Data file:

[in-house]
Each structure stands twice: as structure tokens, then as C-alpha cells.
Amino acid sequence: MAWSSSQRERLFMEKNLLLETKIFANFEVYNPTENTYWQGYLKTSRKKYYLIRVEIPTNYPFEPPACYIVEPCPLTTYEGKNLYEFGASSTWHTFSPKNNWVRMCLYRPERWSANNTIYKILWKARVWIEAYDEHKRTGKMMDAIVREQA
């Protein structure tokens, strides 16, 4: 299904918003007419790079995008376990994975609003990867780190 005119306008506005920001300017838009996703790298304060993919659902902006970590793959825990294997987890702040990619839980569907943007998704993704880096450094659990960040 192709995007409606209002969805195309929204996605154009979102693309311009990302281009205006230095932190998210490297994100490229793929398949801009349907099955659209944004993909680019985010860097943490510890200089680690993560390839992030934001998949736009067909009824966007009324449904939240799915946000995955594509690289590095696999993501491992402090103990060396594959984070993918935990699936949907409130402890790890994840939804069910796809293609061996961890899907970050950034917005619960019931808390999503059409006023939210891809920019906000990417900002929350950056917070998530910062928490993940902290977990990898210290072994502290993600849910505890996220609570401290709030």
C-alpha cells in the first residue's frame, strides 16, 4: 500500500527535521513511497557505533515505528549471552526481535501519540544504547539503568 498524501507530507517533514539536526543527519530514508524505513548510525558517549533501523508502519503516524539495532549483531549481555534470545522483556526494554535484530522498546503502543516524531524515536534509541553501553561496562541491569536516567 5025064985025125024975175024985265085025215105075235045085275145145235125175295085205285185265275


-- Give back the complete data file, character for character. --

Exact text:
[in-house]
Each structure stands twice: as structure tokens, then as C-alpha cells.
Amino acid sequence: MAWSSSQRERLFMEKNLLLETKIFANFEVYNPTENTYWQGYLKTSRKKYYLIRVEIPTNYPFEPPACYIVEPCPLTTYEGKNLYEFGASSTWHTFSPKNNWVRMCLYRPERWSANNTIYKILWKARVWIEAYDEHKRTGKMMDAIVREQA
């Protein structure tokens, strides 16, 4: 299904918003007419790079995008376990994975609003990867780190 005119306008506005920001300017838009996703790298304060993919659902902006970590793959825990294997987890702040990619839980569907943007998704993704880096450094659990960040 192709995007409606209002969805195309929204996605154009979102693309311009990302281009205006230095932190998210490297994100490229793929398949801009349907099955659209944004993909680019985010860097943490510890200089680690993560390839992030934001998949736009067909009824966007009324449904939240799915946000995955594509690289590095696999993501491992402090103990060396594959984070993918935990699936949907409130402890790890994840939804069910796809293609061996961890899907970050950034917005619960019931808390999503059409006023939210891809920019906000990417900002929350950056917070998530910062928490993940902290977990990898210290072994502290993600849910505890996220609570401290709030």
C-alpha cells in the first residue's frame, strides 16, 4: 500500500527535521513511497557505533515505528549471552526481535501519540544504547539503568 498524501507530507517533514539536526543527519530514508524505513548510525558517549533501523508502519503516524539495532549483531549481555534470545522483556526494554535484530522498546503502543516524531524515536534509541553501553561496562541491569536516567 5025064985025125024975175024985265085025215105075235045085275145145235125175295085205285185265275